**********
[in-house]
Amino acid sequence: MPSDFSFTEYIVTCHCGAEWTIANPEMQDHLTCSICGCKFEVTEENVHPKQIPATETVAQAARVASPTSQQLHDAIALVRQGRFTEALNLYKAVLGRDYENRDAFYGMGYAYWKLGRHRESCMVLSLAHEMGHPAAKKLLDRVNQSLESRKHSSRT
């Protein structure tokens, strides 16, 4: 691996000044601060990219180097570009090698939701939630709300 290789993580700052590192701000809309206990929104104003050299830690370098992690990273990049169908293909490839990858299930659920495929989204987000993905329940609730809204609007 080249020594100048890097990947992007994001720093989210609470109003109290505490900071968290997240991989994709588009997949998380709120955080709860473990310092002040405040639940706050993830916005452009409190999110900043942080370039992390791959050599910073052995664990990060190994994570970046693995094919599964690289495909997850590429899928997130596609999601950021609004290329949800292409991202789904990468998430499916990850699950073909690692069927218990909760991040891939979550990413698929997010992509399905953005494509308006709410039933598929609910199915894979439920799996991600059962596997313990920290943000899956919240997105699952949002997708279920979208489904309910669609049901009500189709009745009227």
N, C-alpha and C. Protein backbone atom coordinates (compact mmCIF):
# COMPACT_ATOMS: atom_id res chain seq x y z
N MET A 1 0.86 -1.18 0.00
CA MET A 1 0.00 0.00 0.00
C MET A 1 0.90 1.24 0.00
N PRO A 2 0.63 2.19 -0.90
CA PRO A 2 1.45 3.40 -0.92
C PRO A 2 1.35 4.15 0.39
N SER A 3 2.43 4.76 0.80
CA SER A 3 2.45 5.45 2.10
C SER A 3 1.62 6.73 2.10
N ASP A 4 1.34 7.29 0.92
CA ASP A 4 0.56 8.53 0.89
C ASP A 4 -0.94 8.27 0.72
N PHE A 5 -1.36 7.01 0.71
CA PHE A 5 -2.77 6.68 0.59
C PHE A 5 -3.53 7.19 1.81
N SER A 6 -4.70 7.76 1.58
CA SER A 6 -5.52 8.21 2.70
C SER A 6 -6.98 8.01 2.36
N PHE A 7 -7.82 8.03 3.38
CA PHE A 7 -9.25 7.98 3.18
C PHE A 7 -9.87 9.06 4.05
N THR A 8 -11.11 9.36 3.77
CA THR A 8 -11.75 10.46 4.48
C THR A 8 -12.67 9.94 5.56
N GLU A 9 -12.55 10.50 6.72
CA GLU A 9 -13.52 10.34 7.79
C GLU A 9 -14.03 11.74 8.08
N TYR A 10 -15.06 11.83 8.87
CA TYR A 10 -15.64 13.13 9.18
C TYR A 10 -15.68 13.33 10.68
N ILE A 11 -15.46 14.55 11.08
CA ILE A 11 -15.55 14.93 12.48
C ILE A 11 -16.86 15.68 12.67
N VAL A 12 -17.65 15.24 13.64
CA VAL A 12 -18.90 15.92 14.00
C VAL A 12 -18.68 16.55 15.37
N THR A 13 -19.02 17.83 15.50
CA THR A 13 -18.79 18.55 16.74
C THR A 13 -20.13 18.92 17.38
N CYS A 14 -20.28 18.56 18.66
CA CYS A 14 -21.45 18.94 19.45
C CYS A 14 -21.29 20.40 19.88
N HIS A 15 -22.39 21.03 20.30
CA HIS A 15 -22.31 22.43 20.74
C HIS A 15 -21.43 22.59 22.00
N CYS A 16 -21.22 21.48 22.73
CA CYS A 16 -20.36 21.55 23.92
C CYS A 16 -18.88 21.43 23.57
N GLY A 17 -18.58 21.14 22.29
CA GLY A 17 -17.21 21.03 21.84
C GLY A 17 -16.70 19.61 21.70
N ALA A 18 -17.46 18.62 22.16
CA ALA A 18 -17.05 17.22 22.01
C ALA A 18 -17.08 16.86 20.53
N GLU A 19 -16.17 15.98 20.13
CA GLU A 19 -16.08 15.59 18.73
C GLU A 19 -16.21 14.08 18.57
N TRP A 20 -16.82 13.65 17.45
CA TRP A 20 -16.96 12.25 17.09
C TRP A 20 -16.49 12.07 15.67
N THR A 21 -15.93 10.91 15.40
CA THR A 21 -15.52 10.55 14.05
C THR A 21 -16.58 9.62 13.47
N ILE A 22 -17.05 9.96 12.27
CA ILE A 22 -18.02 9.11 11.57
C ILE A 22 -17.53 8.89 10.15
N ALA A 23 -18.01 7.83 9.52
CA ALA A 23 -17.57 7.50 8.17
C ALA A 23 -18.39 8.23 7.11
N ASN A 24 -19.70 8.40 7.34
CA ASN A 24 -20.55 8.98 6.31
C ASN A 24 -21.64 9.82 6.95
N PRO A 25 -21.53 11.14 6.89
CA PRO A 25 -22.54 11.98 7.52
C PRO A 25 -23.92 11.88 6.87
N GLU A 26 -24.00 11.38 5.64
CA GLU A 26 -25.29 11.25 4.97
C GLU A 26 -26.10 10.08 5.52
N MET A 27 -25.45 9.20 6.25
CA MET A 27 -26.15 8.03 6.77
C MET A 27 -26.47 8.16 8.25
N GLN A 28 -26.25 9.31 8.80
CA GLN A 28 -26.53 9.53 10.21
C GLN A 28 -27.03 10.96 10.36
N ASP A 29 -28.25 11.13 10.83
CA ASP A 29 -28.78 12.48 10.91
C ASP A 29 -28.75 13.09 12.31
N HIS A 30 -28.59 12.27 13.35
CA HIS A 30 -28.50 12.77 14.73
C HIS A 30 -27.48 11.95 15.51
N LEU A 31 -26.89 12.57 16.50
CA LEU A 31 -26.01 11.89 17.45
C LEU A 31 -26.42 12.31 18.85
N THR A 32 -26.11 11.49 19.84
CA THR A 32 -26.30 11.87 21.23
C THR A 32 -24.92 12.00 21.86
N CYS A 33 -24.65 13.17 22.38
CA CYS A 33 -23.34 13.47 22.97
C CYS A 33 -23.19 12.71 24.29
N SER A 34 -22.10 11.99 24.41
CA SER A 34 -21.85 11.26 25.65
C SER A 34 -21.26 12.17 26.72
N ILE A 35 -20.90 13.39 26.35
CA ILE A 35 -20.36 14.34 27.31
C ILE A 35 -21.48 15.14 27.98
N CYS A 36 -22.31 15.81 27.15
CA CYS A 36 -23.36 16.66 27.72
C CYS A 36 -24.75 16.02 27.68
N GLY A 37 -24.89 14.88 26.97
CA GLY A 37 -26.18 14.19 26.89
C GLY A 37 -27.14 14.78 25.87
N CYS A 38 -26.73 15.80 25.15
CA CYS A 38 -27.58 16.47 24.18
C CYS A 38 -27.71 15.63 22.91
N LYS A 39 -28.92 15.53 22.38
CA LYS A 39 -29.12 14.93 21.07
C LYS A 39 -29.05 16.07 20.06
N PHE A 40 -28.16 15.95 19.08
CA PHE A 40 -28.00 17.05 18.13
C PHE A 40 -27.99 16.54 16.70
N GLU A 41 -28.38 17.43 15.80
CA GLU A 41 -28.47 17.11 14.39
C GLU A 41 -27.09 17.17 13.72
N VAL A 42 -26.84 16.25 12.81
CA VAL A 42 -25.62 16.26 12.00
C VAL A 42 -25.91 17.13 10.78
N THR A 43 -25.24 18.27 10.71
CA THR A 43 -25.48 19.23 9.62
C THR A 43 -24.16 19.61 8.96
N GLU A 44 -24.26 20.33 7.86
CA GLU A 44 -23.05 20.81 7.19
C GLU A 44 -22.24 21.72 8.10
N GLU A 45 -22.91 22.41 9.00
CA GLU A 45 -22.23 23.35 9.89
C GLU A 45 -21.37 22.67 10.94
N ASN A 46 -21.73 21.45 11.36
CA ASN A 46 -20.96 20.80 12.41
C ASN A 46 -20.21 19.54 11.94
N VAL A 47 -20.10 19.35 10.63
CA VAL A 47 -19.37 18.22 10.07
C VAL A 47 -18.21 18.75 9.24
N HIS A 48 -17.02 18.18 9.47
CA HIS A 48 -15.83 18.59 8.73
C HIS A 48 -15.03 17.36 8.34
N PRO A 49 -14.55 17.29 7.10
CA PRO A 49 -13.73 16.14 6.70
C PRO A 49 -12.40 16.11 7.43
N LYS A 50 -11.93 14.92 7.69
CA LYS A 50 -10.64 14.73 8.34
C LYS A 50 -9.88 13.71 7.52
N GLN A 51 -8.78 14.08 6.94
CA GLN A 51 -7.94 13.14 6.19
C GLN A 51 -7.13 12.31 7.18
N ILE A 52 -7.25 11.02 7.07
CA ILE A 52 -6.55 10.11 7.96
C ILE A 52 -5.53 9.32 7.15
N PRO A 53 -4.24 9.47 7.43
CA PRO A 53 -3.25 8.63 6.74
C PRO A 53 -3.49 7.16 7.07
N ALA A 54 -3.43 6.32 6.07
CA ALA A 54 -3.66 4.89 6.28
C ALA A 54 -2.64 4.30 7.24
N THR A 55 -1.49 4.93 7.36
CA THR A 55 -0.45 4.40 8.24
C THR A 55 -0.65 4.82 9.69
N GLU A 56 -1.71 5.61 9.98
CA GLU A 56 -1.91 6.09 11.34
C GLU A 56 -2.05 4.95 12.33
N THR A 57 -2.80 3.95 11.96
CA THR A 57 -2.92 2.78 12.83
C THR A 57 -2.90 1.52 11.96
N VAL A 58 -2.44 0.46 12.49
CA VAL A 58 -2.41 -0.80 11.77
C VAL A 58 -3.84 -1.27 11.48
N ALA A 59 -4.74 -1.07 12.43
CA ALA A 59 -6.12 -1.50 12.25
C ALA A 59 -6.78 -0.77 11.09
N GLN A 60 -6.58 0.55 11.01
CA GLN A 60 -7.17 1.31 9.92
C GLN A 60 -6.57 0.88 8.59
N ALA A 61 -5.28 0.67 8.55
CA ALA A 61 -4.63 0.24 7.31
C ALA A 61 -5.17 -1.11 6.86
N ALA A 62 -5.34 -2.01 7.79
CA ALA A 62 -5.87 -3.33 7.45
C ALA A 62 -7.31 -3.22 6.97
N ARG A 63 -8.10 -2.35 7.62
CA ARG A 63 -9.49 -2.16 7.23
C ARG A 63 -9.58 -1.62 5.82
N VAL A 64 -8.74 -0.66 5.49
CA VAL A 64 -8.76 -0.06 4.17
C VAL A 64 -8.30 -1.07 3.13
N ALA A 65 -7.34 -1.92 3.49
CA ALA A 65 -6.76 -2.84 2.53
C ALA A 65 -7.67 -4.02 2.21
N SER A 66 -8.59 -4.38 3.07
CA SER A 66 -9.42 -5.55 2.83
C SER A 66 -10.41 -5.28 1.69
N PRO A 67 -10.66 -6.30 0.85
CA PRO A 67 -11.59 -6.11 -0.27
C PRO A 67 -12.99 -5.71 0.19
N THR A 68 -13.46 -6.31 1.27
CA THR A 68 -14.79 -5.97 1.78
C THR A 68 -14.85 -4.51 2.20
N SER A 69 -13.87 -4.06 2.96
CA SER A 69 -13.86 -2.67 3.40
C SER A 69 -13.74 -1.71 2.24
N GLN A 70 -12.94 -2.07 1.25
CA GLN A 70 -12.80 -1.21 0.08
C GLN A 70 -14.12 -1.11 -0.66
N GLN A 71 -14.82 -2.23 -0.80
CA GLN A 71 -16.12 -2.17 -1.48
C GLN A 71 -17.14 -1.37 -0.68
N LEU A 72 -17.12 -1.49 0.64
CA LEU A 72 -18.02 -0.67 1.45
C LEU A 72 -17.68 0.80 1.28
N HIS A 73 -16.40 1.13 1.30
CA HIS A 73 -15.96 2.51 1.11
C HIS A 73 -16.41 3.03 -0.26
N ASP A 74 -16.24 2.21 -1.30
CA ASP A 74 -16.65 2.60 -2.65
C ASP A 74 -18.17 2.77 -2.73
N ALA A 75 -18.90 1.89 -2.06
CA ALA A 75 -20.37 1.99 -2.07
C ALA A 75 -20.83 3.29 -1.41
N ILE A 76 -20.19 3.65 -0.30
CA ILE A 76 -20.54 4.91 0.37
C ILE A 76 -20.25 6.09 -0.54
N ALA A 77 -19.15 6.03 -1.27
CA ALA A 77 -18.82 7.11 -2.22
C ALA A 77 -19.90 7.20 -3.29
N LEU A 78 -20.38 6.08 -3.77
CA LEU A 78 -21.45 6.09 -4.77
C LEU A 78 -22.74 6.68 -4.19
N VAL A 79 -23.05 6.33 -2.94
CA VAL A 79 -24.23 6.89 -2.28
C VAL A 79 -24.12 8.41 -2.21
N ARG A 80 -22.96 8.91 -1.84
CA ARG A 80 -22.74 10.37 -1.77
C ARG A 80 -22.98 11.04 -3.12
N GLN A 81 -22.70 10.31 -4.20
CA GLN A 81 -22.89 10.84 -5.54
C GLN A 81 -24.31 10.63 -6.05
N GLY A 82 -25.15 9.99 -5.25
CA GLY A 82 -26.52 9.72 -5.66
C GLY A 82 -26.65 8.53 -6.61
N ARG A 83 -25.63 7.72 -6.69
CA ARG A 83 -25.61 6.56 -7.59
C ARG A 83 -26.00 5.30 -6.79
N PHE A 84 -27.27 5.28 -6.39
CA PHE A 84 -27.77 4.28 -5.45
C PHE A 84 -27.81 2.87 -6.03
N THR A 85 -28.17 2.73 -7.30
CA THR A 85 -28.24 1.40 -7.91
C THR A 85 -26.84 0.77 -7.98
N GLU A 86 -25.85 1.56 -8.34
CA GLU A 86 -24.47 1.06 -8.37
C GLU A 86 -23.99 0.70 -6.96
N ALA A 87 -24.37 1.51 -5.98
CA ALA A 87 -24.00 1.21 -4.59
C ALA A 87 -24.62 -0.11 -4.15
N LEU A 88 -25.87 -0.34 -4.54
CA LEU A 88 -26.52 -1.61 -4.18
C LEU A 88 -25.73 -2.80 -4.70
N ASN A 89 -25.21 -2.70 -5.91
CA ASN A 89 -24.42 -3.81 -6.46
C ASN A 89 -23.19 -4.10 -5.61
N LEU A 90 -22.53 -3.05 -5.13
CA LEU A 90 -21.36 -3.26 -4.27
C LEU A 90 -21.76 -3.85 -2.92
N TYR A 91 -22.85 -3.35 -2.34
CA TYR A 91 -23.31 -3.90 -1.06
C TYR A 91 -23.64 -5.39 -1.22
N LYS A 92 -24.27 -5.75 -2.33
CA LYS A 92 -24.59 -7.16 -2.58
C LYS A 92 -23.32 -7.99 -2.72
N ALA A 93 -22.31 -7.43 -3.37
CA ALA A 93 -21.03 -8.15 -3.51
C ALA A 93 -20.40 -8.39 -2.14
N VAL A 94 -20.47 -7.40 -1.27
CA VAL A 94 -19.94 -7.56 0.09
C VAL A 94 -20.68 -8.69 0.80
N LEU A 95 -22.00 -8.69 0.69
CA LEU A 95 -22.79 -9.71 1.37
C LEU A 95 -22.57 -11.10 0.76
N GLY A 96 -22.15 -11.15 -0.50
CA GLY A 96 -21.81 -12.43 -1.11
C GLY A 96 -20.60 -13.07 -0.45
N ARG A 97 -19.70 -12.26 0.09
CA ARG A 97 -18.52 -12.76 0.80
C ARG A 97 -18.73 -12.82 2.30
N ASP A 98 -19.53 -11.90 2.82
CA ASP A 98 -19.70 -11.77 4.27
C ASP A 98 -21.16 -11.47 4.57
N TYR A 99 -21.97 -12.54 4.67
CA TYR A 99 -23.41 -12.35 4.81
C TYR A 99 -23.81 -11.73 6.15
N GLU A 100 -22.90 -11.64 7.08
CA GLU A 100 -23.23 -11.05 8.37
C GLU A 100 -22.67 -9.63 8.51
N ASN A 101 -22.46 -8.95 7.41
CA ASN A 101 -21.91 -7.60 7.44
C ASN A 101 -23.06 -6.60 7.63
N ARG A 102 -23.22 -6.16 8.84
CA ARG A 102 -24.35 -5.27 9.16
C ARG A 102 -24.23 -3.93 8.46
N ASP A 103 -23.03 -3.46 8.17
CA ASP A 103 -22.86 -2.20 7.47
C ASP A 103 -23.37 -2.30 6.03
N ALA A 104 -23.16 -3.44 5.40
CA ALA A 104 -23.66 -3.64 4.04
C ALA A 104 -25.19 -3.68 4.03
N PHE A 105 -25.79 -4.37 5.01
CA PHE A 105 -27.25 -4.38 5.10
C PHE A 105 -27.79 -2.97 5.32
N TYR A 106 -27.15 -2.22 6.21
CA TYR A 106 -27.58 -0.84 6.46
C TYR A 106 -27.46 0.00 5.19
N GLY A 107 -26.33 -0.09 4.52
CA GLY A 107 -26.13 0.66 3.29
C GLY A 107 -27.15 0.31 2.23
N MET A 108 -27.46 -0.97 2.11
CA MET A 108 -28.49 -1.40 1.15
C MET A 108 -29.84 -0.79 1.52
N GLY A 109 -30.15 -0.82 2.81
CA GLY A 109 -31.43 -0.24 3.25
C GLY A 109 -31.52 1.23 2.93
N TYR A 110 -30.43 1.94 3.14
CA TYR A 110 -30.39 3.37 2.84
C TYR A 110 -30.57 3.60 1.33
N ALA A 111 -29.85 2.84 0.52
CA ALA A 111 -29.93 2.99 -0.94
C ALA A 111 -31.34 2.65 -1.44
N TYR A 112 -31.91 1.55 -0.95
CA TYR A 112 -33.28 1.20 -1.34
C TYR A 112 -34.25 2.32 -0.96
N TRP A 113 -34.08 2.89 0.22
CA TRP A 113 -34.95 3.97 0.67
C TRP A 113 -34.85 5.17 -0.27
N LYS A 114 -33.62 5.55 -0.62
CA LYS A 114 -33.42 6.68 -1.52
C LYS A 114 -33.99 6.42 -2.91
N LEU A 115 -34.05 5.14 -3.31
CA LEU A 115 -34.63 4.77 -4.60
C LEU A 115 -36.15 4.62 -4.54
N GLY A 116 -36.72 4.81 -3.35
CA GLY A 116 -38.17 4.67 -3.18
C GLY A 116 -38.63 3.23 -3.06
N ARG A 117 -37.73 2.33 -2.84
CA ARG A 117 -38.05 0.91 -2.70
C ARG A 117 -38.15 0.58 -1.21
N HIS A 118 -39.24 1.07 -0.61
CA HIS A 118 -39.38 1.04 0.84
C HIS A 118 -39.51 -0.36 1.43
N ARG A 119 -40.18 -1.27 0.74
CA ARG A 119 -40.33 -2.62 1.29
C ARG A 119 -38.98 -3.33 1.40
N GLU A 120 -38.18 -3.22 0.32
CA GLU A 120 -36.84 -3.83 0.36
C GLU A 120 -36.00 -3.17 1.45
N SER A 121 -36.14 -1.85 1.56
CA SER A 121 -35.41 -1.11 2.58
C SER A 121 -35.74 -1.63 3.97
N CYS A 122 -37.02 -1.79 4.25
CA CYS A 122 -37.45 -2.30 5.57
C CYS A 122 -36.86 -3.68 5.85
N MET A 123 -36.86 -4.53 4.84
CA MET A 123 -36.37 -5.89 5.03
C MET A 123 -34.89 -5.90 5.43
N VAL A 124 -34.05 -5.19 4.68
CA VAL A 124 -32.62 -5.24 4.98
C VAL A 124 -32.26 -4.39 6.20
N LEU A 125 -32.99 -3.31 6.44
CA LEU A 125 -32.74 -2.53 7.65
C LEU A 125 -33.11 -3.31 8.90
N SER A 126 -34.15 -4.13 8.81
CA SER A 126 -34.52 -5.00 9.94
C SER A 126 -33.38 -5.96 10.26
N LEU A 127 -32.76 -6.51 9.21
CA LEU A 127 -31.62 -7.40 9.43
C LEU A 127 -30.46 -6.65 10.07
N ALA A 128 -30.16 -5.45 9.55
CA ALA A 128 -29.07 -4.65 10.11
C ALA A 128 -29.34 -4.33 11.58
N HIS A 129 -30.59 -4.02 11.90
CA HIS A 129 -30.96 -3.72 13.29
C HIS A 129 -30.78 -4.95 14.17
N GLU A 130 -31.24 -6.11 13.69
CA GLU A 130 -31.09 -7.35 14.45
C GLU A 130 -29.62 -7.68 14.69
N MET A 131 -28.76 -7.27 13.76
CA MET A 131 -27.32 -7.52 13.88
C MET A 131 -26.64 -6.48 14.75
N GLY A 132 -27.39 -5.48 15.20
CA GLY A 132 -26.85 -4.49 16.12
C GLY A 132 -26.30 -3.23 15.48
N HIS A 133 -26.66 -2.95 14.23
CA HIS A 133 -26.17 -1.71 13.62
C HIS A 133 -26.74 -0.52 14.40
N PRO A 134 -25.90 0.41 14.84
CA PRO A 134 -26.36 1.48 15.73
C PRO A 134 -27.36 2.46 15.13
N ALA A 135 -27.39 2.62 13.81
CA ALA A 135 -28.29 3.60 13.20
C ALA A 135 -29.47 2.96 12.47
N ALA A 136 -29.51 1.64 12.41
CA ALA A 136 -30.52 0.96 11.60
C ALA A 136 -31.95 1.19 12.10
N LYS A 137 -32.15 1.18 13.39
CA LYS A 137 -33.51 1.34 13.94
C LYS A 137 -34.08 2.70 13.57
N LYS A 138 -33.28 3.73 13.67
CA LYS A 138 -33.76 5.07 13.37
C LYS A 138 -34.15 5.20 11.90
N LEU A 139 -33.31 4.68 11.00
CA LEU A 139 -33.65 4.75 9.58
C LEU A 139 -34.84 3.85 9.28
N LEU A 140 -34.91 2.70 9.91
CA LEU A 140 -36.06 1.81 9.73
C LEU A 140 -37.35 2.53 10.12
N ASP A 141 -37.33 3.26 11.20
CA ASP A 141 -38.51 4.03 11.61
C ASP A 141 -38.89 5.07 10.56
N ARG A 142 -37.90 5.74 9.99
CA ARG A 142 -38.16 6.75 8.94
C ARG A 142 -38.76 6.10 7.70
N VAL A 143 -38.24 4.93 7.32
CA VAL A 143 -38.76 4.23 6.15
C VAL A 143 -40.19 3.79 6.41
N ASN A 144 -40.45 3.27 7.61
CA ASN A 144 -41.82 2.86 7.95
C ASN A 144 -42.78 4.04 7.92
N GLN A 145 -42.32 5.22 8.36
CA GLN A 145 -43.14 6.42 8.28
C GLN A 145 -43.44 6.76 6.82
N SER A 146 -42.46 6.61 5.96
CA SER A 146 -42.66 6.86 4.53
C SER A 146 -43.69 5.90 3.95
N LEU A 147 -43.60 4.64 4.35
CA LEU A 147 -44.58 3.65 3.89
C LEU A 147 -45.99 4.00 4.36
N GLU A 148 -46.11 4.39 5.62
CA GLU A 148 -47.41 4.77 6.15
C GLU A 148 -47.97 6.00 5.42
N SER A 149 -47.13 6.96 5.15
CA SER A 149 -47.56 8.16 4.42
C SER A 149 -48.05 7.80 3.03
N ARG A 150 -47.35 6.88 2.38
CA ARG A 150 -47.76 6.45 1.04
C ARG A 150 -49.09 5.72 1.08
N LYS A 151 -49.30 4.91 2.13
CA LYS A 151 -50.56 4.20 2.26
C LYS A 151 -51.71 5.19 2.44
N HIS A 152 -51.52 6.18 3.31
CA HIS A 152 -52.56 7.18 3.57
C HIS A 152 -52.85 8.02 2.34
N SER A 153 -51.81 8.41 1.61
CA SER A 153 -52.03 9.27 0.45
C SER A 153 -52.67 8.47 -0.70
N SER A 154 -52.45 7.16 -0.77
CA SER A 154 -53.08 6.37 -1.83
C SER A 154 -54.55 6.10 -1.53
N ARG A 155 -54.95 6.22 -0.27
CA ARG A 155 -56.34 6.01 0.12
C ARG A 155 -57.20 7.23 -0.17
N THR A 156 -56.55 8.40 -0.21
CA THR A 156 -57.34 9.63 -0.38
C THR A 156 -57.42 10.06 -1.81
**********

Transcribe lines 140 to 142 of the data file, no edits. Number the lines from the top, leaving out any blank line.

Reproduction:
C GLU A 45 -21.37 22.67 10.94
N ASN A 46 -21.73 21.45 11.36
CA ASN A 46 -20.96 20.80 12.41